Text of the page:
?Something?s wrong,? she said. Facing each other at one of the food-court-like tables in the prison visiting room, my sister and I were chatting when something behind me distracted her. Spinning my seat, I saw a prisoner named Dale. He seemed to be sagging, while his visitor ? an eye-catching brunette ? slapped him in the side of the head and yelled at him. But this was no lover?s squabble. With every slap, her face broadcast surging panic. ?What?s wrong? Dale, what?s wrong with you?? she shrieked. Dale slumped forward in his chair, stopping only when his face hit the table. Springing up, I dashed towards the distressed couple.
My day had been full. CSC was trying something new, and my sister and I were participants. As part of their drug interdiction strategy, Canadian prisons had recently installed Ion Scanners. But the technology and its application has serious flaws. Visitors to the prison – including spiritual advisors, lawyers, and CSC staff ? often fail the Ion Scanner?s swab test. When the machine alarms for prohibited drugs, it often means refused entry for the visitor. Alarm results are then used to justify visiting sanctions stretching into months. Due to our lengthy visiting experience, my sister and I had been invited to a two-day mediation on the topic. The emotional seminar now completed, we had hoped for some sanctuary in the visiting room. But prison very rarely gives you what you need.
Reaching the stricken prisoner, I grabbed his hulking shoulder, and lifted him level. ?Hey pal, you O.K.?? I asked. His face answered what his lips couldn?t. The bluish grey skin, bulging, glazed over eyes, and foam bubbles coating his lips told a life or death. Not good.
Quickly hooking Dale from behind, I winched him to his feet. First-aid training from long ago took over as I fired up the Heimlich manoeuvre. Handling the 260-pound unconscious prisoner took all my strength, with adrenaline on top. When a half-dozen jolts to his abdomen changed nothing, I bellowed for my sister to get help. Too late. In the thirty seconds it took for the visiting officer, Mr. Mender to arrive, the prisoner died in my arms. Though Mr. Mender and I worked together to revive the stricken man, he never responded. With Dale?s two-month-pregnant fianc? looking on in shock, his eyes milked over, and his warrant of committal expired in the worst possible way. His death certificate would read, ?asphyxiation?. What it wouldn?t reveal is that he had choked to death on a condom-sheathed package of crystal-methamphetamine smuggled into the institution? past the foolproof technology of the Ion Scanner.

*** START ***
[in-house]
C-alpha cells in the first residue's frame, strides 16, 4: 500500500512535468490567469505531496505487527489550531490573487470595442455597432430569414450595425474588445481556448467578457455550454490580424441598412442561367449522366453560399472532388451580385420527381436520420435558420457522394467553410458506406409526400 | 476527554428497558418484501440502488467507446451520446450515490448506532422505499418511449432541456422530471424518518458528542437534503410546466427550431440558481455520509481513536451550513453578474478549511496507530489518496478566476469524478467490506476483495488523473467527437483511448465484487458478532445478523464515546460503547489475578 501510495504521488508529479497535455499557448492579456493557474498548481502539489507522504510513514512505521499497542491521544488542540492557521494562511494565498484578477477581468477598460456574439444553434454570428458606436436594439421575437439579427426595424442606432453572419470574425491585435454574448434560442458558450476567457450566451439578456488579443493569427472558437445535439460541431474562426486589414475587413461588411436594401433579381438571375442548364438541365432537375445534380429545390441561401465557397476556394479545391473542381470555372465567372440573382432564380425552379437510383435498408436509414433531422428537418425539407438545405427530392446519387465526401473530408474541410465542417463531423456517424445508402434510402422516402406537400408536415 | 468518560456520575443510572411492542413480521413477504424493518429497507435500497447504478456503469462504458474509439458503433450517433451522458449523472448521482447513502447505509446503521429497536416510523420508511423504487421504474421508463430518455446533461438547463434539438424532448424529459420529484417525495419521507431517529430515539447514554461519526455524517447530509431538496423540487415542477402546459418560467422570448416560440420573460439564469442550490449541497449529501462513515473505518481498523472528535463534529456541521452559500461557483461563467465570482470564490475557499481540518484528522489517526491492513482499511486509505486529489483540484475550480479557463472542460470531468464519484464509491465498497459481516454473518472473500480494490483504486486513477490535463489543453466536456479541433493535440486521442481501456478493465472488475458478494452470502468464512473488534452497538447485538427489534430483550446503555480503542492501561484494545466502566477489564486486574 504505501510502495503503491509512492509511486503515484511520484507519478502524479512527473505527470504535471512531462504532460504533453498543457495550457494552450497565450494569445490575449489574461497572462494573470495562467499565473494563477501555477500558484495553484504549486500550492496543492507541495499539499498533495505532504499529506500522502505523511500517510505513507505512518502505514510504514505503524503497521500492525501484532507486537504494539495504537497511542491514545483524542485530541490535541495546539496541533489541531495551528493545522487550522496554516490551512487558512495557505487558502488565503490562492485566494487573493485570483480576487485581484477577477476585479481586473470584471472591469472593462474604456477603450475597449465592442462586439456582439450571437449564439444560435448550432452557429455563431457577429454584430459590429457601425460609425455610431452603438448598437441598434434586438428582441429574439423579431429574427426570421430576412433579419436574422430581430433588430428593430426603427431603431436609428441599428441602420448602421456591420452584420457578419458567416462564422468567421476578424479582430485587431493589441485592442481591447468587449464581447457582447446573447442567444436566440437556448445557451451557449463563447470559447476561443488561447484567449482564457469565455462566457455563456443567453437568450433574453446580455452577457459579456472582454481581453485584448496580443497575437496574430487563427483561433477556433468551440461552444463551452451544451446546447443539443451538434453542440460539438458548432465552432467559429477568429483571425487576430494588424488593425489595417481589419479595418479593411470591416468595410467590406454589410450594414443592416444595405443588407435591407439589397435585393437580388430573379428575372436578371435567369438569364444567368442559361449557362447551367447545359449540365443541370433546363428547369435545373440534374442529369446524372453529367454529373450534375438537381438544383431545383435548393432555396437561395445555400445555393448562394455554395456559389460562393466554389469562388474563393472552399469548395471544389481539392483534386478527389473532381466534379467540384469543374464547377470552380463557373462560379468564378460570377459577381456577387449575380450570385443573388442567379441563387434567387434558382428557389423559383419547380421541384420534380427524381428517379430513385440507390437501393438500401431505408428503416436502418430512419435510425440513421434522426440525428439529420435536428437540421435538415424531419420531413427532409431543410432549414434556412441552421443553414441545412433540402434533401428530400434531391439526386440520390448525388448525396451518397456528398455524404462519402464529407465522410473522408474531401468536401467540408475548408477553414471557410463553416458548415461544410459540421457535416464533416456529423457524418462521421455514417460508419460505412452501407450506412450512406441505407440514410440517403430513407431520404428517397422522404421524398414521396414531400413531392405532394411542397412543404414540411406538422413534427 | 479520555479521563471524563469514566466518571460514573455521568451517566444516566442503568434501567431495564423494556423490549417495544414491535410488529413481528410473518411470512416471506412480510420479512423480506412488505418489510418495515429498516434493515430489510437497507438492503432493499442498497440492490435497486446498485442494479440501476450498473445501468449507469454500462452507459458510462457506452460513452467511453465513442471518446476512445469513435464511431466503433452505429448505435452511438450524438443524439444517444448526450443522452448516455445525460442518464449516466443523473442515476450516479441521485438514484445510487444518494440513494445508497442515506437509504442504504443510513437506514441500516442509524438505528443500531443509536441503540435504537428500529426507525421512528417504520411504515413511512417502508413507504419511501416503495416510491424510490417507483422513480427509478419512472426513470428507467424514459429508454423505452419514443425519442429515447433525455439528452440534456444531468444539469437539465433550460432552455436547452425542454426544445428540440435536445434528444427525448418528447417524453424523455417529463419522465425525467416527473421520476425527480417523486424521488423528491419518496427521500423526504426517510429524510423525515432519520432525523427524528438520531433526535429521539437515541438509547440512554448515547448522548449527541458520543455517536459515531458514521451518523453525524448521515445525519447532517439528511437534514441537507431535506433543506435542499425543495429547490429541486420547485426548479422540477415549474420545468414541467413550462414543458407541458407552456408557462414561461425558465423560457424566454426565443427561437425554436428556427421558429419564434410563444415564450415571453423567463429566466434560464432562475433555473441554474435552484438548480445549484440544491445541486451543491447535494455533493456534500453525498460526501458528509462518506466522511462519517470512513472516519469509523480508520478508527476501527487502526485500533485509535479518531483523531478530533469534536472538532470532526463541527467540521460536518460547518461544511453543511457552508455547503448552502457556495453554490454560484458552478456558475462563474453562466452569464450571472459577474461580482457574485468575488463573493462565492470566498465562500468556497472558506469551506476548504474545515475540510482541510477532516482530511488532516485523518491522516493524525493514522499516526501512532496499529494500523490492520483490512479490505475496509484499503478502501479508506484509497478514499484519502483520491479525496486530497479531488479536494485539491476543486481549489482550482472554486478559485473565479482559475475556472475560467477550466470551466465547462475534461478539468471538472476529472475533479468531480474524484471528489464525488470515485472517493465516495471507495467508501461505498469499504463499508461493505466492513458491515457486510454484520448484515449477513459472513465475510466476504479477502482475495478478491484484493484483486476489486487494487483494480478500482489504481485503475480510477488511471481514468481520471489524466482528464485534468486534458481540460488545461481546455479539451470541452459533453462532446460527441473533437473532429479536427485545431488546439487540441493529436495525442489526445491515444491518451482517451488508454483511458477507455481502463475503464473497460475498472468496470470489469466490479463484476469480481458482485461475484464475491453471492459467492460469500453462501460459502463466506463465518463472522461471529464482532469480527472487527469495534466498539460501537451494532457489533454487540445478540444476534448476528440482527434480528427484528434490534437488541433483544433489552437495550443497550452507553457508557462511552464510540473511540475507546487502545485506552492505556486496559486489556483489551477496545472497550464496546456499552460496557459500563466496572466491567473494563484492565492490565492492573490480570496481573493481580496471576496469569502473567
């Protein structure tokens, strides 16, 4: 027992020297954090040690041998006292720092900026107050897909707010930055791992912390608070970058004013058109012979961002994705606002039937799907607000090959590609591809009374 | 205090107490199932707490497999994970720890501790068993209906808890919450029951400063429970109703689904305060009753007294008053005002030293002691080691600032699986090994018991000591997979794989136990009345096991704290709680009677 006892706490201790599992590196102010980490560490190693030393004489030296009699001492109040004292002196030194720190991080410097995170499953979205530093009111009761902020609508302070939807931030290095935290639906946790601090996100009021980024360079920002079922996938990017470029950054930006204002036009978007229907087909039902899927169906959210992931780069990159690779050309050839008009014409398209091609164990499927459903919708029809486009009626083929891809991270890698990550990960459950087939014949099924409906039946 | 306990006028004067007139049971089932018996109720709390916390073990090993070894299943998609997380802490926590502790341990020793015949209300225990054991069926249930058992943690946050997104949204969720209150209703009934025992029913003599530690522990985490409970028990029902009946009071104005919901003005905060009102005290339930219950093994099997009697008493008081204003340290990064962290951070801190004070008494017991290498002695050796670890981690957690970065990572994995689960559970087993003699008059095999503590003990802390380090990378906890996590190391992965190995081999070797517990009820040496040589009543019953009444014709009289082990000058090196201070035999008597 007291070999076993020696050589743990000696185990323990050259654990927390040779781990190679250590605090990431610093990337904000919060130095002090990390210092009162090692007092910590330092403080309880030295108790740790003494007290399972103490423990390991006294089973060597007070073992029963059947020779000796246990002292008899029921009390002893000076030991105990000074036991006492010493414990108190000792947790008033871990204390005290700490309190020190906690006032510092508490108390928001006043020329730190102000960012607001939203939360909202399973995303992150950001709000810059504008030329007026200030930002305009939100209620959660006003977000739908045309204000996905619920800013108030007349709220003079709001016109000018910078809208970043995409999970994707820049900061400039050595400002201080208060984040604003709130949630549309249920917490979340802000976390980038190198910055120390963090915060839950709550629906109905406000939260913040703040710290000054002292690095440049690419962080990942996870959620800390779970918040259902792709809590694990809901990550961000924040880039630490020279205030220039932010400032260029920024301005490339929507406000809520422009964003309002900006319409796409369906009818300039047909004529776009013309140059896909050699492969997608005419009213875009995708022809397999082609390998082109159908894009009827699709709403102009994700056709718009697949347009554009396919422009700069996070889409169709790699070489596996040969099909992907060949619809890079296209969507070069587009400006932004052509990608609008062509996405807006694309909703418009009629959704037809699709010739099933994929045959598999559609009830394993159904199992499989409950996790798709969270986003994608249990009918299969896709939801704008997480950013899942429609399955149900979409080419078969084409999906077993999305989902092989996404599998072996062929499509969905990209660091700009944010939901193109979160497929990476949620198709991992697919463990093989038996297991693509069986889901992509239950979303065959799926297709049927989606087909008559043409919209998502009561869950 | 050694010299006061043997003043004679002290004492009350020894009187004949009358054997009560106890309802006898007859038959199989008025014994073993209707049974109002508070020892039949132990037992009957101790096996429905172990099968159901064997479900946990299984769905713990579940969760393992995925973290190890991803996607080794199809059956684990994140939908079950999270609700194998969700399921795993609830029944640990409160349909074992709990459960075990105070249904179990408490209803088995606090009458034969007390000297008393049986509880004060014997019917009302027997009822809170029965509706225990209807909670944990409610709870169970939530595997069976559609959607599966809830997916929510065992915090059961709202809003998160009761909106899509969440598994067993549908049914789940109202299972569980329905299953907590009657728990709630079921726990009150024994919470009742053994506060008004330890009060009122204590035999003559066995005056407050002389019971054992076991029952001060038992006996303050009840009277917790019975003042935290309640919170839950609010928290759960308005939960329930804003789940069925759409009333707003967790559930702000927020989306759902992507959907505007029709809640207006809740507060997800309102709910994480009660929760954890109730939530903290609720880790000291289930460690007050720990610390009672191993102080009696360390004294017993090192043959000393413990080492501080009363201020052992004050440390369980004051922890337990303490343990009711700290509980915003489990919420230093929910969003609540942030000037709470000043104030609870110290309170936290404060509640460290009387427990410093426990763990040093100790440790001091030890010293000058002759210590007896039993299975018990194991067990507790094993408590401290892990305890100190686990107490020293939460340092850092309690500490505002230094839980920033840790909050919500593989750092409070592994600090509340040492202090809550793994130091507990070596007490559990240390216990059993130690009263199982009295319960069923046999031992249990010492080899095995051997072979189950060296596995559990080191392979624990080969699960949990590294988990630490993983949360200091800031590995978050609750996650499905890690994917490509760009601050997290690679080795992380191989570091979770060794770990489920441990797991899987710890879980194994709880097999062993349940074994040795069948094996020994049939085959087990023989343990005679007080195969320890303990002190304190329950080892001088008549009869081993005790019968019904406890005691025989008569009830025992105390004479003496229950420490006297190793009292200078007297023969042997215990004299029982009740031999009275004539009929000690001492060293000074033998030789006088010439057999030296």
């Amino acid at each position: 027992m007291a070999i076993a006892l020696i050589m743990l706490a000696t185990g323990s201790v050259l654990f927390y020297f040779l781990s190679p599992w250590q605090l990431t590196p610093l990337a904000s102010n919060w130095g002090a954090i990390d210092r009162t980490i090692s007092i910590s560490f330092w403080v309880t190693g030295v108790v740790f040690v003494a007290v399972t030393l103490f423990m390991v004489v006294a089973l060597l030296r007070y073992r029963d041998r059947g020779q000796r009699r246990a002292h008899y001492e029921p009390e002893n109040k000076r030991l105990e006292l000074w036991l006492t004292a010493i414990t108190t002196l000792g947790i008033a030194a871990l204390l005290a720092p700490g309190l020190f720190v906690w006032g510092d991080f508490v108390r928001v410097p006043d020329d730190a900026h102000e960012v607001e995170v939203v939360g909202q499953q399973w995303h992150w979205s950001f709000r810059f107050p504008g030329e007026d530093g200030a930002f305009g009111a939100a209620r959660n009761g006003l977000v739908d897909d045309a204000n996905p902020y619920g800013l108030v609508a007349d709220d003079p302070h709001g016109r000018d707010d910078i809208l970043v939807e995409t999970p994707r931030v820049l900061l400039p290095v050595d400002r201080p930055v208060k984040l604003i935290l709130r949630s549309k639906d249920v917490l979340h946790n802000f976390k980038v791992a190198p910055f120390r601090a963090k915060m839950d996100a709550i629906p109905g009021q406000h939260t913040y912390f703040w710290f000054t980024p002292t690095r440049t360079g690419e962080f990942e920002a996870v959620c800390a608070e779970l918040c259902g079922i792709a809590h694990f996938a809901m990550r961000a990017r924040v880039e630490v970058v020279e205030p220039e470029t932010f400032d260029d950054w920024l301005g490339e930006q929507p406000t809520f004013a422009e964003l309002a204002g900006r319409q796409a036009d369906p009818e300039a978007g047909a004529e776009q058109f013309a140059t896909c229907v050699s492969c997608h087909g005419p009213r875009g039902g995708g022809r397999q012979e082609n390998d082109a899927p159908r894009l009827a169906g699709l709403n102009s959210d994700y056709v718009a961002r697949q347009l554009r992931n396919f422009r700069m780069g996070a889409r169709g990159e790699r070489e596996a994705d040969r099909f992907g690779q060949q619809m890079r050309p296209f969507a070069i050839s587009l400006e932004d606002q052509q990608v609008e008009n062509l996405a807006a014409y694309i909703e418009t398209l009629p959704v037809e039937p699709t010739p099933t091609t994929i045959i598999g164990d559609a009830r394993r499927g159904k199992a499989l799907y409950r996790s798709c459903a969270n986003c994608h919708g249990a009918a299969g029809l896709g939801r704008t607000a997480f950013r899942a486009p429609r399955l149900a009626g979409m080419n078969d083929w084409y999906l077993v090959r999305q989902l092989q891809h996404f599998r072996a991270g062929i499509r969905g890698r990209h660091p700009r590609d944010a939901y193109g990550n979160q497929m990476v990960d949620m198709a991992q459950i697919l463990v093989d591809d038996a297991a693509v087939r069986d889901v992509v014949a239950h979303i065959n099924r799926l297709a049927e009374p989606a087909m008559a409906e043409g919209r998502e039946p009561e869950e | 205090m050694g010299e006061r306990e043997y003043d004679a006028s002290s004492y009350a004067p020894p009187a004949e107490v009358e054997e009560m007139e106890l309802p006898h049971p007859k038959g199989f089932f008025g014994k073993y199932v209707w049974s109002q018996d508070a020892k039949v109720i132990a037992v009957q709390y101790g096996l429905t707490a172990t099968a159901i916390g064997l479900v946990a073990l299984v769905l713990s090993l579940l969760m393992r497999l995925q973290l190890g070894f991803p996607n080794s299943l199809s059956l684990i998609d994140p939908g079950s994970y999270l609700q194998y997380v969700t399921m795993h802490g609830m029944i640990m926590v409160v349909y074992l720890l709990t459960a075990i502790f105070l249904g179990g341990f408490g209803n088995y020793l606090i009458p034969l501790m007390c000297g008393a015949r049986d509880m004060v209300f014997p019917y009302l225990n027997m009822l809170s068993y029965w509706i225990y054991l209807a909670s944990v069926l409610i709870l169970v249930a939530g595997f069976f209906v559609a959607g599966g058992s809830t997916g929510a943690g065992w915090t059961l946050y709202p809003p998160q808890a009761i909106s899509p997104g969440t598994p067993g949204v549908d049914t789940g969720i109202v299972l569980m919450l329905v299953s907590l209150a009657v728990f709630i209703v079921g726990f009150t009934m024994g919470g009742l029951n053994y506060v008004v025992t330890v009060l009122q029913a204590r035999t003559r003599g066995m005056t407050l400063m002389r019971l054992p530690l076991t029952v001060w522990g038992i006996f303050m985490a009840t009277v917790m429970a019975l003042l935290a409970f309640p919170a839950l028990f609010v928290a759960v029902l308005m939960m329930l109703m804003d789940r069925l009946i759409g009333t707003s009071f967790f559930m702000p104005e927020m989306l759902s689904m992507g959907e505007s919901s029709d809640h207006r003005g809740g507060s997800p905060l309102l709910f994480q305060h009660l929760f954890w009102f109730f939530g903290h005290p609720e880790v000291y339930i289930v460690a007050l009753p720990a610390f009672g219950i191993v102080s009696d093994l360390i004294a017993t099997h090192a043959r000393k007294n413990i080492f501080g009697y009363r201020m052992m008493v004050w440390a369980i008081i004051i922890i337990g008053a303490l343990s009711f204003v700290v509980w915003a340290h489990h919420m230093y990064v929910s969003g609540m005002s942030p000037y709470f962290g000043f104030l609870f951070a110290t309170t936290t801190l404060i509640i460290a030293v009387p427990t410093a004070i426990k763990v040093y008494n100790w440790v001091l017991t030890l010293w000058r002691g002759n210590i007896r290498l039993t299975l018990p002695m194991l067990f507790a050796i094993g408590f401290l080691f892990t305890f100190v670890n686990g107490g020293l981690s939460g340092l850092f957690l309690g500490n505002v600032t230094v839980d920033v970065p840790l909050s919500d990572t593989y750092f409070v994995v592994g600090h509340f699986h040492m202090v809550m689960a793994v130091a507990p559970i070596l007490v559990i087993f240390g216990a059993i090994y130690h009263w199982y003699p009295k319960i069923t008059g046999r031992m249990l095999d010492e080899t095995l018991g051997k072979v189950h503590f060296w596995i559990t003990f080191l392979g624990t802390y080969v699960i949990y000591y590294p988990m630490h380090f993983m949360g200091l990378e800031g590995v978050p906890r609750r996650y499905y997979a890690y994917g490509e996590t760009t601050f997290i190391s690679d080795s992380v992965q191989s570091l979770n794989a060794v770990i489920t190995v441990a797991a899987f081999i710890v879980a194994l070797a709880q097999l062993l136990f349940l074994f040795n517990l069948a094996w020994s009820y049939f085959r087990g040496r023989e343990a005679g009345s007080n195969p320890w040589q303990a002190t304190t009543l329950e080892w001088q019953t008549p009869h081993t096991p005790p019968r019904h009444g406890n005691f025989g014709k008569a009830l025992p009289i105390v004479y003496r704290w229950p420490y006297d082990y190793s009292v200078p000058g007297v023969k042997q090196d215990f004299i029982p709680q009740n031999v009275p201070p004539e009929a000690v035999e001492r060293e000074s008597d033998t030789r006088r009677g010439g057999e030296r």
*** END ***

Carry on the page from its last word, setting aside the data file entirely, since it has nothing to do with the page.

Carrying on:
Illicit drugs and the blood-red web they weave are the signature issue of the 21st century. In North America, the largest contributor to imprisonment is drug abuse. Dope?s greatest advocates ? depression, anxiety, anger, and fear ? rule the hallways in prison. This truth is something the war-on-drugs crowd cannot concede. How could they? It means admitting that the chief cause of drug abuse in prison ? and the violence that walks along side ? is the prison environment itself. Hell will freeze waiting for that admission from ?just-say-no? enthusiasts.
Debates aside, the day Dale left here in a hearse – with unborn child and fianc? trailing in the backseat of a cop car ? broke many hearts. My sister left in tears, this being her first front-row experience with human death. Wes Mender, the officer that had joined me in trying to save Dale?s life, pulled me into a side room and privately embraced me, thanking me for my effort. I commended him in return. We then collected ourselves, restoring our costumes before rejoining the roles of ‘keeper and kept’. The Warden ? who had been in his office, finishing up activities related to the Ion Scanner mediation ? looked miserable. The evening?s implications hung over him like a thundercloud. After ensuring my sister?s safe exit, I headed for the running track to clear my head.
As I jogged, one word kept time in my skull like a metronome. Why? Why did Dale and his girlfriend do something so stupid? I knew his circumstance, and that drugs had brought him back to prison on a recent parole violation. Why would he make such a rookie mistake, with so much at stake? Why would the system put a man with an obvious drug problem back into a notoriously drug-infested prison? Why not send him directly to a substance-abuse treatment centre? Why – in tackling drug abuse – do Canadians continue to do the same things repeatedly, and expect different results? Isn?t that insanity?
Rounding the back stretch, my mind echoed one of Georgie Mowers? pet mantras: ?Don?t try to make sense out of nonsense, kid. It?ll drive ya nuts.? Drawing a deeper breath, I voided my mind and increased the pace. Ten laps to go.